Strategic targets on Earth are being destroyed by an unknown weapon. Government security head Henderson suspects it's an "atomic ray" originating from the moon! He assigns Commando Cody, ... See full summary »
It is the near future as seen from the perspective of the early 1950s. Earth is in radio contact with civilizations on planets in our solar system, as well as planets in other, distant ... See full summary »
A dead World War II bomber pilot named Pete Sandidge, becomes the guardian angel of another pilot, Ted Randall. He guides Ted through battle and helping him to romance his old girlfriend, despite her excessive devotion to Sandidge's memory.
Prof. Millard pretends to be dead and helps Jeff King ferret out Vulcan, the evil traitor at the science academy. Donning his Rocket Man costume King goes from one hair raising rescue to the next in order to keep the newly invented Decimator out of the clutches of Vulcan and his minions. Written by
Randy Spencer <email@example.com>
This was another of Republic's titles to use a play-on-words for "King of..." "King" was actually the name of the main character. See more »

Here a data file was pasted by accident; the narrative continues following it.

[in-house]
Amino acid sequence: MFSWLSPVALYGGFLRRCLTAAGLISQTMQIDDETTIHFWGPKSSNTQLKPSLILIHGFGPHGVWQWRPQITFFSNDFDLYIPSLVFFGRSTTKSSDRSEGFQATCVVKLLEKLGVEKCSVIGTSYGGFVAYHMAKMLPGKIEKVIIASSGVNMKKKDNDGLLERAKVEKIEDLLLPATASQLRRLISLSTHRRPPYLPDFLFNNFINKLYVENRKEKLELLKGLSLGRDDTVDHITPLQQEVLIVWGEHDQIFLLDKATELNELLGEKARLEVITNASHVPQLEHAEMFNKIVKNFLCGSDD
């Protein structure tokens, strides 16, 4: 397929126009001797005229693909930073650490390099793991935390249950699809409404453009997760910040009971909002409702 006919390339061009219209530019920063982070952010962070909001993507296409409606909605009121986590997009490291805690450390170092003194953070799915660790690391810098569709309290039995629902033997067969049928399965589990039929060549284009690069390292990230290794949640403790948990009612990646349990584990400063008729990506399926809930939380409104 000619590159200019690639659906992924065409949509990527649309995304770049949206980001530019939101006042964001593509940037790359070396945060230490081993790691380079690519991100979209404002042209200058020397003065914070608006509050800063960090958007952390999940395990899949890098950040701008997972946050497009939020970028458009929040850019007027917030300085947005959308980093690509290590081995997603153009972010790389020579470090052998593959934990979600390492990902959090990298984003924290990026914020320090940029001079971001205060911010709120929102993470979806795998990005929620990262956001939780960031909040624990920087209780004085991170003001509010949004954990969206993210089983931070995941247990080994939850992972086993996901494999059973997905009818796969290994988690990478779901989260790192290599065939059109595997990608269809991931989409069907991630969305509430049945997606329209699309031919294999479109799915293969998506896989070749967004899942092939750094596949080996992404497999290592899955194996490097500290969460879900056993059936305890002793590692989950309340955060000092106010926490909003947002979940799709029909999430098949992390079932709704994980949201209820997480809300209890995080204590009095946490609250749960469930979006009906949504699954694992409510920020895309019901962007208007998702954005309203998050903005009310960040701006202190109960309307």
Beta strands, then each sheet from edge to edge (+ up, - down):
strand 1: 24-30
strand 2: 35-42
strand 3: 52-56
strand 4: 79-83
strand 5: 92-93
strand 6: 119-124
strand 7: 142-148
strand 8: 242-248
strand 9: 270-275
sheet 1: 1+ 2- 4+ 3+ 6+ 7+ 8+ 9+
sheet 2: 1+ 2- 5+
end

Conway is murdered by having a knife thrown into the middle of his back, yet Glenda accepts his death as a suicide (and wonders why he'd kill himself before ending his suicide confession/note). See more »
This was a fantastic serial with great special effects for it's time. Unfortunately, many who review such fare today do so from feature length versions. One must always remember that these serials were meant to be viewed, chapter by chapter, on a weekly basis. It was the draw that got you back to the theater and a five cent bag of fresh popcorn with real butter, not butter substitute. This cherished specialized cinema of the 1940's and early 50's, produced mainly for kids, was known widely as "Saturday Mornings At the Movies".
To understand and appreciate such cinema, one really needs to have the inventive mind of a child, growing up during such exciting times of pioneering new technology. There was no 24 hour television in color or black and white, VCR's, or anything to get in the way of a child's greatest attribute, their imagination. This was the generation that would grow up to make all of these modern day wonders come true.
It is also fair to mention that stars like Tristram Coffin, deserved to be remembered for the fine actors they were; despite the limited range of the roles they played. After all, it takes a fine actor to make even a child believe that a man can strap two powerful flaming rockets to his back, attached to a flimsy leather jacket with four simple control knobs in front, and fly convincingly - without being killed. How many of our high paid, so-called actors of today can effectively accomplish such a feat?
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